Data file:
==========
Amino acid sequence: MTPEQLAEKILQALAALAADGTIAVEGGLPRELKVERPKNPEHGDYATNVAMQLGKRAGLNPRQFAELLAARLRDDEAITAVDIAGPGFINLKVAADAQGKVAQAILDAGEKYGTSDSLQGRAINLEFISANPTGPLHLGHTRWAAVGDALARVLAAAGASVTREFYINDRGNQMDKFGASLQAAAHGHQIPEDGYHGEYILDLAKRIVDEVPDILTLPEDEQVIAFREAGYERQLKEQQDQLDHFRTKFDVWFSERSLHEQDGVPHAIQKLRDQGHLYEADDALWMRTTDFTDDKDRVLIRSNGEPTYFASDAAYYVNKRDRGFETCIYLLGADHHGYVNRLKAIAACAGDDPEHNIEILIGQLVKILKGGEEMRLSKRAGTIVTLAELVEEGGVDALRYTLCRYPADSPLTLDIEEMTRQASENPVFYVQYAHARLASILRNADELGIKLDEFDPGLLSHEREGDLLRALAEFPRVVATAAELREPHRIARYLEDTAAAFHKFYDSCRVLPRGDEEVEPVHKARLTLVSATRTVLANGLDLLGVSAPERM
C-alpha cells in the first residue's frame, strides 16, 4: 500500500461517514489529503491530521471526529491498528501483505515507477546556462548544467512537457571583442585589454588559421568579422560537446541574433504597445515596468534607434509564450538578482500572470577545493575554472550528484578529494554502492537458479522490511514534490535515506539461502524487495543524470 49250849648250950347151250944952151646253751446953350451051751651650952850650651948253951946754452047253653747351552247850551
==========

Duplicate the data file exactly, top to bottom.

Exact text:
Amino acid sequence: MTPEQLAEKILQALAALAADGTIAVEGGLPRELKVERPKNPEHGDYATNVAMQLGKRAGLNPRQFAELLAARLRDDEAITAVDIAGPGFINLKVAADAQGKVAQAILDAGEKYGTSDSLQGRAINLEFISANPTGPLHLGHTRWAAVGDALARVLAAAGASVTREFYINDRGNQMDKFGASLQAAAHGHQIPEDGYHGEYILDLAKRIVDEVPDILTLPEDEQVIAFREAGYERQLKEQQDQLDHFRTKFDVWFSERSLHEQDGVPHAIQKLRDQGHLYEADDALWMRTTDFTDDKDRVLIRSNGEPTYFASDAAYYVNKRDRGFETCIYLLGADHHGYVNRLKAIAACAGDDPEHNIEILIGQLVKILKGGEEMRLSKRAGTIVTLAELVEEGGVDALRYTLCRYPADSPLTLDIEEMTRQASENPVFYVQYAHARLASILRNADELGIKLDEFDPGLLSHEREGDLLRALAEFPRVVATAAELREPHRIARYLEDTAAAFHKFYDSCRVLPRGDEEVEPVHKARLTLVSATRTVLANGLDLLGVSAPERM
C-alpha cells in the first residue's frame, strides 16, 4: 500500500461517514489529503491530521471526529491498528501483505515507477546556462548544467512537457571583442585589454588559421568579422560537446541574433504597445515596468534607434509564450538578482500572470577545493575554472550528484578529494554502492537458479522490511514534490535515506539461502524487495543524470 49250849648250950347151250944952151646253751446953350451051751651650952850650651948253951946754452047253653747351552247850551